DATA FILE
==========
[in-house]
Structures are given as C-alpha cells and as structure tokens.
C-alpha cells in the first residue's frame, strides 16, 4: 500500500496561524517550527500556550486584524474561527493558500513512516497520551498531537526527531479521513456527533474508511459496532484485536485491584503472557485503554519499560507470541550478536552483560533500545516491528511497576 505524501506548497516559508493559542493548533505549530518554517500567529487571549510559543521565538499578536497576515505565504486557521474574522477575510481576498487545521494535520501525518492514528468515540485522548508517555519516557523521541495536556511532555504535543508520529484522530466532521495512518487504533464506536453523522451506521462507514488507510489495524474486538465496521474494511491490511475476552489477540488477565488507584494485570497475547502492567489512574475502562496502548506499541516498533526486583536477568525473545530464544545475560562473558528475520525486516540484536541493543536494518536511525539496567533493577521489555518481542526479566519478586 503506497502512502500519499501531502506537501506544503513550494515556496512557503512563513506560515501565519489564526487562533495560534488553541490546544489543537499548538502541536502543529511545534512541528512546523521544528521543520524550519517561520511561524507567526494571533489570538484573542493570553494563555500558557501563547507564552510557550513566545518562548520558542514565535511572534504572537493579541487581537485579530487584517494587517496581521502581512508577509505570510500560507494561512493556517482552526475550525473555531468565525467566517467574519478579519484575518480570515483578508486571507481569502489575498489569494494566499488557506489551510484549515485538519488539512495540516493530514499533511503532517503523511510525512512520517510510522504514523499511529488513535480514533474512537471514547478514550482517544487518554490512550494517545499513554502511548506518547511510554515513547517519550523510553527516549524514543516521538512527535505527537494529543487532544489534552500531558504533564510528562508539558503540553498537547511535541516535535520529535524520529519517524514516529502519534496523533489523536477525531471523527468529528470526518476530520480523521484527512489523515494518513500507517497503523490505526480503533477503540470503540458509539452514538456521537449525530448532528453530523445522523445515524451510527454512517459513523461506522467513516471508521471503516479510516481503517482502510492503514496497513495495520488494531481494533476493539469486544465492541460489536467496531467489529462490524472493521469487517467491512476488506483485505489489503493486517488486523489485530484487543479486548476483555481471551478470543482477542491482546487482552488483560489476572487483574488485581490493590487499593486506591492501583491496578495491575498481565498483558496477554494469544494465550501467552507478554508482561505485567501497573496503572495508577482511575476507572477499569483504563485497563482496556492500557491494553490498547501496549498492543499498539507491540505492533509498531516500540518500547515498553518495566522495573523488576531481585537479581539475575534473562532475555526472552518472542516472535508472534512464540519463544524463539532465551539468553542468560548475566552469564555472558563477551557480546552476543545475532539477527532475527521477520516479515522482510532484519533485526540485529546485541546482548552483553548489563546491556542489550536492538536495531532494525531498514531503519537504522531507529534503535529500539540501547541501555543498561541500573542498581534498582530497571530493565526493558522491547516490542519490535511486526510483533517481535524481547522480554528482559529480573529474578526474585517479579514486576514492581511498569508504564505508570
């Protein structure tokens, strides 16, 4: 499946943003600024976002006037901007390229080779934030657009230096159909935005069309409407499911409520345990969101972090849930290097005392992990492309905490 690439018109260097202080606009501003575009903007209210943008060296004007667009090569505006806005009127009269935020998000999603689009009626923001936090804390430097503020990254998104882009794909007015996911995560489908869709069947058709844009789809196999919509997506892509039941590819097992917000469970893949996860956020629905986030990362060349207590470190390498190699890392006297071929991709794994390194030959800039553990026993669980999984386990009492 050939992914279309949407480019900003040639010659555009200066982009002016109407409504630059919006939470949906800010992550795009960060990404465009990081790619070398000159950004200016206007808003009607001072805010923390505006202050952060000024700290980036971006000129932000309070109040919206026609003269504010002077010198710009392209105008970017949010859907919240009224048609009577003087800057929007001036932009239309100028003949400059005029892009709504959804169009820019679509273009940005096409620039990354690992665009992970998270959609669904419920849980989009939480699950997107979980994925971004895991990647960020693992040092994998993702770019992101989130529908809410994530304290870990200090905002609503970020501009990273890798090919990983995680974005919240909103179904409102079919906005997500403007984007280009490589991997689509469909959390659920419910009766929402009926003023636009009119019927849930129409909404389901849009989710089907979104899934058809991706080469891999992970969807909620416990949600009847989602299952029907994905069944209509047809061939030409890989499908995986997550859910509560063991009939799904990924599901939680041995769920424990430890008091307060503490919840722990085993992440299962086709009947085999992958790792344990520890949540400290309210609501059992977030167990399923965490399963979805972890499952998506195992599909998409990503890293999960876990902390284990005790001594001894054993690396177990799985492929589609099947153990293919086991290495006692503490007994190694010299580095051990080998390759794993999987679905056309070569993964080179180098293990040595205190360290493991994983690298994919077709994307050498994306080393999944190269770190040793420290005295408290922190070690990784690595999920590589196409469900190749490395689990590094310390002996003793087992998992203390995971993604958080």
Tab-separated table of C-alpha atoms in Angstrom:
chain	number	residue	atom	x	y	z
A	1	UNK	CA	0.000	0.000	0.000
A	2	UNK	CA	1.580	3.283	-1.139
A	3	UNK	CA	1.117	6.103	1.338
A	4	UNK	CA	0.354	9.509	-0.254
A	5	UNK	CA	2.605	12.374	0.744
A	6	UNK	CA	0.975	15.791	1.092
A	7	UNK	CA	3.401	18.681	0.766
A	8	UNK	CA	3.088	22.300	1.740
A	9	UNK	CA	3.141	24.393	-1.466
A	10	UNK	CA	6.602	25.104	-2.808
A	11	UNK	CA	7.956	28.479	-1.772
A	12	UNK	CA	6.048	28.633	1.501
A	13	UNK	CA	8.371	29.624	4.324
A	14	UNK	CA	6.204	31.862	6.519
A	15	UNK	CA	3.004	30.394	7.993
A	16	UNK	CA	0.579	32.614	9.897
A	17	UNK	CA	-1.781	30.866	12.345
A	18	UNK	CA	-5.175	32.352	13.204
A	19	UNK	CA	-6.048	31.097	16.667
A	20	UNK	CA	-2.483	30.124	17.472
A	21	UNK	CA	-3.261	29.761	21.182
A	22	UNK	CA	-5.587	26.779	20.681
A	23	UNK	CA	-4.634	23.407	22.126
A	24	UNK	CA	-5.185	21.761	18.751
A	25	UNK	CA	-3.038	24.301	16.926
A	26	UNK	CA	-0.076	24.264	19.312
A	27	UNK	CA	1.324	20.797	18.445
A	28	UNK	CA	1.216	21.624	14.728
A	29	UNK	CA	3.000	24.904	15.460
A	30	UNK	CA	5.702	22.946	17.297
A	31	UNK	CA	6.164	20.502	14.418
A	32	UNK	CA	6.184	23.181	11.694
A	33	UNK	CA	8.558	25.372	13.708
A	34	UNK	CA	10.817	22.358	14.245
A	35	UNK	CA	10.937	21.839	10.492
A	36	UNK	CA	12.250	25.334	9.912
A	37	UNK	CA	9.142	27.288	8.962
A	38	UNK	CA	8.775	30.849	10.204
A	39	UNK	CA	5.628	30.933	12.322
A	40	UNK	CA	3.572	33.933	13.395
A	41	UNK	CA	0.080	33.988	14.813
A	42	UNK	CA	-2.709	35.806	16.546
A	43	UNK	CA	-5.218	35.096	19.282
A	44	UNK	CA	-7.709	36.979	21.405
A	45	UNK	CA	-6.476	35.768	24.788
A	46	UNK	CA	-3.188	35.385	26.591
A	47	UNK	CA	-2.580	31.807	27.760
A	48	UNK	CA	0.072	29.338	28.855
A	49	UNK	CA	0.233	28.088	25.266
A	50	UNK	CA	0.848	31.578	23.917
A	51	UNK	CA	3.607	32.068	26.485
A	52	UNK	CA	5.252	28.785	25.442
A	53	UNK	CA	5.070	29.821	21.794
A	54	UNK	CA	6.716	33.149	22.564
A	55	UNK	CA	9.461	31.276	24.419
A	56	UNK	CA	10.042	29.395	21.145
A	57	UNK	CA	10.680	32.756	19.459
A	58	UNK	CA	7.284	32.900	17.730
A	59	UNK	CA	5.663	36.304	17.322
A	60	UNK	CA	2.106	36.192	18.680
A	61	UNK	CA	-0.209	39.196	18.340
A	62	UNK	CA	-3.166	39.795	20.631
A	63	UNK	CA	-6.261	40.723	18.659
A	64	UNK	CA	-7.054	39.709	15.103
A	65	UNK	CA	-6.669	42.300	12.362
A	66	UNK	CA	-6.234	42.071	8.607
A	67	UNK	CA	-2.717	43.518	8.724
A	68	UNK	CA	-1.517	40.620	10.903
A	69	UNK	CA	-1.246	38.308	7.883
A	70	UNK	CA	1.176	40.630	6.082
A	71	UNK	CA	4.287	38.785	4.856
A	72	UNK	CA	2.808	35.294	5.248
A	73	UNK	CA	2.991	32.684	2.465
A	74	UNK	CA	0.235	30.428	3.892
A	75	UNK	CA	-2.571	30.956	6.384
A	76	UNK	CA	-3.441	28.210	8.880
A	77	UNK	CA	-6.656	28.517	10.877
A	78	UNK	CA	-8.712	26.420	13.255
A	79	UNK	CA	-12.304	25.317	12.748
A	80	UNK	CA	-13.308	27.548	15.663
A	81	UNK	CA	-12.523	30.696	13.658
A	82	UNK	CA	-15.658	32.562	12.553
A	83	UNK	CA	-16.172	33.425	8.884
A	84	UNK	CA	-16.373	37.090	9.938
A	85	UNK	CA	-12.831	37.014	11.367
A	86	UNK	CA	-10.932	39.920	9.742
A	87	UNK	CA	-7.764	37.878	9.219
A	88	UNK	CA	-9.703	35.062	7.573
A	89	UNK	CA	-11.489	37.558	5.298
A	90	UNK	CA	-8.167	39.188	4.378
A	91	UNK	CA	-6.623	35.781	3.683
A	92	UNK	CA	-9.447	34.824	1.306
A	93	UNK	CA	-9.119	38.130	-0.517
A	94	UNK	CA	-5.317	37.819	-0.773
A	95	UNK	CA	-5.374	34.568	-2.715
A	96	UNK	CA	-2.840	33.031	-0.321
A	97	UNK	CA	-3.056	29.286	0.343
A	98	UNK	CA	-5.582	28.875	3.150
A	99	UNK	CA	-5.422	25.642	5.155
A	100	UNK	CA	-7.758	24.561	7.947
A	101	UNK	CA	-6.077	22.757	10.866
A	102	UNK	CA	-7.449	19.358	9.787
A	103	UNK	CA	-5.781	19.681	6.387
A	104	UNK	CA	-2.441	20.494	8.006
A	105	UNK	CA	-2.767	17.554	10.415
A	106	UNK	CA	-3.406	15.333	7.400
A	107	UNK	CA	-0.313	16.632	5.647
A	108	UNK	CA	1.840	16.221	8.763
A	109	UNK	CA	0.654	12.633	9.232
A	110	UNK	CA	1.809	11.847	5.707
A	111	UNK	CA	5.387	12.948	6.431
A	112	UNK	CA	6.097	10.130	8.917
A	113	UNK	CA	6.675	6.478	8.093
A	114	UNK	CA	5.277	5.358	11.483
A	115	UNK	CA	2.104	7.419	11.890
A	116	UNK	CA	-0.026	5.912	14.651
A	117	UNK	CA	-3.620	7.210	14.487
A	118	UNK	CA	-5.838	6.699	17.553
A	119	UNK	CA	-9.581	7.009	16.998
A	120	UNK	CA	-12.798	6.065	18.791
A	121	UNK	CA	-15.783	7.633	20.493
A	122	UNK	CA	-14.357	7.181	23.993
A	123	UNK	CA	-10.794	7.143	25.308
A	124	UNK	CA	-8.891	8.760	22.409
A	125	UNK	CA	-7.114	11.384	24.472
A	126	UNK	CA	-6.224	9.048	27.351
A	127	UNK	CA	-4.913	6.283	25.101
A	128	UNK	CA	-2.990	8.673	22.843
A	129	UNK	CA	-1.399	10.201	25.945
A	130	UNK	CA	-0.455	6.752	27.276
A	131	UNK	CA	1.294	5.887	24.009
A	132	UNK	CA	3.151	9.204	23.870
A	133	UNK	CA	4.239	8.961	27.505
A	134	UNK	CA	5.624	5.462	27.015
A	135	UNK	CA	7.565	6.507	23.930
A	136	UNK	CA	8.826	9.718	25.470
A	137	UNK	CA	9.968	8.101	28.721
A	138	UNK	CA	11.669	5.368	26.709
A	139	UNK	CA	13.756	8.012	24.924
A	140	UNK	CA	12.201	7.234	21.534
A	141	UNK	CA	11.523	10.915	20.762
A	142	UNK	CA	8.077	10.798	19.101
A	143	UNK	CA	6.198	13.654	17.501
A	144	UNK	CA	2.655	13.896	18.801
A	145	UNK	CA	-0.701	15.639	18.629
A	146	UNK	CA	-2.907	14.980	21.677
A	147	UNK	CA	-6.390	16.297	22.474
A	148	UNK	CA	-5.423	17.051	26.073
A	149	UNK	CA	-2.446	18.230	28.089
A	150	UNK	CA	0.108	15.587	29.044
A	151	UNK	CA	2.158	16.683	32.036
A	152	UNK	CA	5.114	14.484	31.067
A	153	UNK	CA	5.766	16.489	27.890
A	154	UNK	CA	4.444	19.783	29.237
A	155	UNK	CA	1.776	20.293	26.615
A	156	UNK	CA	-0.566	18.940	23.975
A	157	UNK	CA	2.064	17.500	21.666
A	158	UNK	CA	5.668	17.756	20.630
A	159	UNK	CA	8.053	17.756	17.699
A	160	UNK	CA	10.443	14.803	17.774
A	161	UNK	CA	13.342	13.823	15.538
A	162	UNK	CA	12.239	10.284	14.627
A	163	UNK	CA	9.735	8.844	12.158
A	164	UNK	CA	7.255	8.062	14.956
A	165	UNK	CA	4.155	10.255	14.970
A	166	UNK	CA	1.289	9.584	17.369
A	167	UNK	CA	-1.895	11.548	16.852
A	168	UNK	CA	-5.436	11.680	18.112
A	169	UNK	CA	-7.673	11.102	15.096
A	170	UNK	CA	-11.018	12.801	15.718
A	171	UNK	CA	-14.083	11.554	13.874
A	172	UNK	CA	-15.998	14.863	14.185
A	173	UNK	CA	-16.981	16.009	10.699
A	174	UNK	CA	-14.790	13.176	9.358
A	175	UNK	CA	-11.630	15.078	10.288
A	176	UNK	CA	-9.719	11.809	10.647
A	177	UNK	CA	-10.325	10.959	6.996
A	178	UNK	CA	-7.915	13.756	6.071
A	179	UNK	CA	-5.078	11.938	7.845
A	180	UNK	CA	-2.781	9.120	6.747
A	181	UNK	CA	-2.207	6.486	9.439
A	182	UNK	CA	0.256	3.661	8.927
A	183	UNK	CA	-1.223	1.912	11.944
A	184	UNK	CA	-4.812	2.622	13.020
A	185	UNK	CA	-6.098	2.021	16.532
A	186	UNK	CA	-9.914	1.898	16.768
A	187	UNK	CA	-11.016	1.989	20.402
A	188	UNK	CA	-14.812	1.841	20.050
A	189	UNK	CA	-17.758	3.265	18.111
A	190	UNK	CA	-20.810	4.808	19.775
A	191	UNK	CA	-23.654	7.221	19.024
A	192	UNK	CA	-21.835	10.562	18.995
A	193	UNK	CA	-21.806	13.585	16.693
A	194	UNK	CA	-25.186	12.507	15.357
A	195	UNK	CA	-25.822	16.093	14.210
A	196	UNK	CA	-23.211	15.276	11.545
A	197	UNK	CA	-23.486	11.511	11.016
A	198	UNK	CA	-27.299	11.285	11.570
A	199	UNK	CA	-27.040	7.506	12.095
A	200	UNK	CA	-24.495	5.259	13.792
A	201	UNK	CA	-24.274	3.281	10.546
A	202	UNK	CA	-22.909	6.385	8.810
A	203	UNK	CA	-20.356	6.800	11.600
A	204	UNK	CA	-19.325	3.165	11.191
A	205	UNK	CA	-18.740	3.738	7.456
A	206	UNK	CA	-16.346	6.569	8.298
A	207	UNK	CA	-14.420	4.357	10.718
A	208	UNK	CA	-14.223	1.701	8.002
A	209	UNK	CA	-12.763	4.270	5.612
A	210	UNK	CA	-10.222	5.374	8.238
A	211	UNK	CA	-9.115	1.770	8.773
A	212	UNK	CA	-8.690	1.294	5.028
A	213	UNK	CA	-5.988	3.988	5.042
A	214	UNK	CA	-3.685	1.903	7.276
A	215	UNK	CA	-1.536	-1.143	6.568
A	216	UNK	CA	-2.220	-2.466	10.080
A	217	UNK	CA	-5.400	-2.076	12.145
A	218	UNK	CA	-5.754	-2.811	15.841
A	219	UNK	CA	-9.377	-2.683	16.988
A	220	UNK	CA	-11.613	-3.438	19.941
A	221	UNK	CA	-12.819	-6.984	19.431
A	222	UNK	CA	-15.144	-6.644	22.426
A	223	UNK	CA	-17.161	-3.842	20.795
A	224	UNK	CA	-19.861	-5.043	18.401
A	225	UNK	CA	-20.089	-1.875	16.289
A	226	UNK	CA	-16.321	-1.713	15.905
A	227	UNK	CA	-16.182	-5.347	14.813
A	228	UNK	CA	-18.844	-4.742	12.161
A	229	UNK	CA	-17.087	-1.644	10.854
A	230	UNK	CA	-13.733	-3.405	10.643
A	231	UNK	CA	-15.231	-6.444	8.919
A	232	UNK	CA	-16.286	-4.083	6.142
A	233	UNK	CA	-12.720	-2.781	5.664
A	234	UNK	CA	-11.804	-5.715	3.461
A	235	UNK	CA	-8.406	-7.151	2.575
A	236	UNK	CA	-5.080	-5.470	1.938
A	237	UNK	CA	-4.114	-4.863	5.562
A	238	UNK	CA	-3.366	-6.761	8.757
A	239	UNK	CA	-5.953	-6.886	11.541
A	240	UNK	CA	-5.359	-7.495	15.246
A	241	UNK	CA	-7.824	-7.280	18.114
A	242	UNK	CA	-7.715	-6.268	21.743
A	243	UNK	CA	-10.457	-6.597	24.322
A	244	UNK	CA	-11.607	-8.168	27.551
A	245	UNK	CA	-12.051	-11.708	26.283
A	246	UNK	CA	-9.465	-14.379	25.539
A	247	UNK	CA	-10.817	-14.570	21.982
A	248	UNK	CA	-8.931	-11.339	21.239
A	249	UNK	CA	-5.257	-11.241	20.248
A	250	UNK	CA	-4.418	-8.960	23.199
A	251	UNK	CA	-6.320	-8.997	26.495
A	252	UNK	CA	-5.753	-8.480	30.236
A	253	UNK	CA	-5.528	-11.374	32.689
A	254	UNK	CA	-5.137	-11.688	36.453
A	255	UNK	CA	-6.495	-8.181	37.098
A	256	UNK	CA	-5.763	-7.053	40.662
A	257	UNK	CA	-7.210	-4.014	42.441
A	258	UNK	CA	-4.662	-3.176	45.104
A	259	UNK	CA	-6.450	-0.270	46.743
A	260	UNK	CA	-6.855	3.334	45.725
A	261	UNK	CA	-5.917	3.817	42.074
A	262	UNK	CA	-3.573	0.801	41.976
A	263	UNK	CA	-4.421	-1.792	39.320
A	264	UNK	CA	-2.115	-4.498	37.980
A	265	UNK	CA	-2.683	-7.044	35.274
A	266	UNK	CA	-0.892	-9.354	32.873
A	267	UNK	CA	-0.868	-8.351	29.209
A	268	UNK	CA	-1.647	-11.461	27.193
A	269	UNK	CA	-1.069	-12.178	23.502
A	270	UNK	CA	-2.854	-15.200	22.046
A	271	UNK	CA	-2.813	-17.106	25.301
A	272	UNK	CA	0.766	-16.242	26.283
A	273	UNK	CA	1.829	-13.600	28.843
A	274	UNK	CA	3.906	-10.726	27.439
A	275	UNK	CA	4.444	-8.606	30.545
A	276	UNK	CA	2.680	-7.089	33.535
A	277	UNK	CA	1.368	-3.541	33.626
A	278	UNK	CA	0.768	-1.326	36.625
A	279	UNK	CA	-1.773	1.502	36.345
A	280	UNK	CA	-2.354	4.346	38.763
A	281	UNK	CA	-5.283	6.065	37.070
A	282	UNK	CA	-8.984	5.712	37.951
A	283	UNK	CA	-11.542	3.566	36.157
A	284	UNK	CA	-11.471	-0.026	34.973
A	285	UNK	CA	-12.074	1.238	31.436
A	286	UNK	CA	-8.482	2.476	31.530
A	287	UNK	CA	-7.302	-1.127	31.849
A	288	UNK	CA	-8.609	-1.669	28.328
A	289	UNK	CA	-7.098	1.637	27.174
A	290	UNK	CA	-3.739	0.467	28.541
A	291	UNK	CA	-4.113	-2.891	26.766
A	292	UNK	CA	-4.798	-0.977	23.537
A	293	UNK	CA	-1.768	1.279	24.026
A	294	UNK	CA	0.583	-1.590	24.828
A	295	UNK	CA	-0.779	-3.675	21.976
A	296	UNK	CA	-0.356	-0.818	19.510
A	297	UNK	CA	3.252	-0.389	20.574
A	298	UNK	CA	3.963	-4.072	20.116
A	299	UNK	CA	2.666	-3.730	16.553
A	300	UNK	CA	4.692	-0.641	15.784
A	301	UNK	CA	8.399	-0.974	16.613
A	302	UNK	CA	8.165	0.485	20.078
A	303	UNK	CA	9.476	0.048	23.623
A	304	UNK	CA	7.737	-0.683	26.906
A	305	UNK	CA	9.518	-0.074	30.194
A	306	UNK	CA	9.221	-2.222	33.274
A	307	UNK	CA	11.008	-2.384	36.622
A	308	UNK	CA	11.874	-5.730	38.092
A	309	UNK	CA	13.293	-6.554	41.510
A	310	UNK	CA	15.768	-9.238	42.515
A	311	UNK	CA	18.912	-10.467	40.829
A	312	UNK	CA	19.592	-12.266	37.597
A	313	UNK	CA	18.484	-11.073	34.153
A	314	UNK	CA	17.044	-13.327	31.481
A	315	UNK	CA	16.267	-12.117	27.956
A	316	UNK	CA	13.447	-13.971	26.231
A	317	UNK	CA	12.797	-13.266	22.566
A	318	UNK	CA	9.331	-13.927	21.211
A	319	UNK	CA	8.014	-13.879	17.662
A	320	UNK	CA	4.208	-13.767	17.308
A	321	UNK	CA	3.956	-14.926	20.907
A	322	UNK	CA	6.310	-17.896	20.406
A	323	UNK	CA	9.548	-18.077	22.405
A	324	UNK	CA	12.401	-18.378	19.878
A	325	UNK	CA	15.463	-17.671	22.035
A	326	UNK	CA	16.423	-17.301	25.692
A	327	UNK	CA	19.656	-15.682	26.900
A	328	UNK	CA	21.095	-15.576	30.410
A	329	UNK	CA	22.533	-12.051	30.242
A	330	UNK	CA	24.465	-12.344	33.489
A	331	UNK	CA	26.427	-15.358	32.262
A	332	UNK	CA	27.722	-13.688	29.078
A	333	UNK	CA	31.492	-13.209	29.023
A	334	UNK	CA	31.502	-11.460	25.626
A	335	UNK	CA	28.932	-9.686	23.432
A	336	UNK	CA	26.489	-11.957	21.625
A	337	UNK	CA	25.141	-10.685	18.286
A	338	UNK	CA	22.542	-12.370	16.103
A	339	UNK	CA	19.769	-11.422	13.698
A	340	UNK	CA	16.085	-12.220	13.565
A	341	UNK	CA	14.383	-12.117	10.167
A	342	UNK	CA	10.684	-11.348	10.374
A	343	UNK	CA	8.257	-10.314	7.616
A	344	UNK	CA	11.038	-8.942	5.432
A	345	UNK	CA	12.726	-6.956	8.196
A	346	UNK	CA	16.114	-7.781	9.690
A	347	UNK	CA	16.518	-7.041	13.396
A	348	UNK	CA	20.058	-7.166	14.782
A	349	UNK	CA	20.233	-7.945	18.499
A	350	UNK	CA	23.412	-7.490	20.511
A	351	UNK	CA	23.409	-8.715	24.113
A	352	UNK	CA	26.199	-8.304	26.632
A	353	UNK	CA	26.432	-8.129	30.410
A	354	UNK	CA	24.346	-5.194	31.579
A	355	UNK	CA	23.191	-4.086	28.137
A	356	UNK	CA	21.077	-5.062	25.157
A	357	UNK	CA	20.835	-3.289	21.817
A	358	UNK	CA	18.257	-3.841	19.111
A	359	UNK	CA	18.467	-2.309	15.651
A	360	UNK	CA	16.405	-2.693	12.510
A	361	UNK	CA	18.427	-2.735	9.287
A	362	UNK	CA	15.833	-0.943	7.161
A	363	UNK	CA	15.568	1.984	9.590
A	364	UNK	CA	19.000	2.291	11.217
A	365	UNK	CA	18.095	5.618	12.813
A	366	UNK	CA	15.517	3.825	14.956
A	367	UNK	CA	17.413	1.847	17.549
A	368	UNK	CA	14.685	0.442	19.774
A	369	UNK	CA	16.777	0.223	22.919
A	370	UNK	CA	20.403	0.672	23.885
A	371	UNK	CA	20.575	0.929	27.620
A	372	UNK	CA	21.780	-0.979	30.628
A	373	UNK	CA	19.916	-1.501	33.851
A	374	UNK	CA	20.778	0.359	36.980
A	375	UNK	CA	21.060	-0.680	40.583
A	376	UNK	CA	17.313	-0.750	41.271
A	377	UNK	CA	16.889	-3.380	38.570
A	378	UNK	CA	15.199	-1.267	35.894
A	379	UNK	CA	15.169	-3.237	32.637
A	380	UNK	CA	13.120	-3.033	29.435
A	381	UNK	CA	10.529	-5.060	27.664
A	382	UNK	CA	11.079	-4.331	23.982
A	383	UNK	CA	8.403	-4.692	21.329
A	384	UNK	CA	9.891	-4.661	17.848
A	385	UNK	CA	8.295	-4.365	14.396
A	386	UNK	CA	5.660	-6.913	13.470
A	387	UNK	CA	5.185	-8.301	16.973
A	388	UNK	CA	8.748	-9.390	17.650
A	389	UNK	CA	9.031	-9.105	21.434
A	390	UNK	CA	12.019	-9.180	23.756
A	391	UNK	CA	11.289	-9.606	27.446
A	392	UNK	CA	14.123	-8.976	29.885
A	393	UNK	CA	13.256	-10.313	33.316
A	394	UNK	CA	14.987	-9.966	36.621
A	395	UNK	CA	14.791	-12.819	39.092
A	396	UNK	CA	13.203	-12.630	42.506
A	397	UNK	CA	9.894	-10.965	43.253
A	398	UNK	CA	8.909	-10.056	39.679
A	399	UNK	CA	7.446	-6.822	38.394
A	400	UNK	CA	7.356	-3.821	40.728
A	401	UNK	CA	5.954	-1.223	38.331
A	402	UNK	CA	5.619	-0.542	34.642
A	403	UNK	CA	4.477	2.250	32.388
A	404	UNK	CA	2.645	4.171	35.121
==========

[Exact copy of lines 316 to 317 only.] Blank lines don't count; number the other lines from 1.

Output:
A	310	UNK	CA	15.768	-9.238	42.515
A	311	UNK	CA	18.912	-10.467	40.829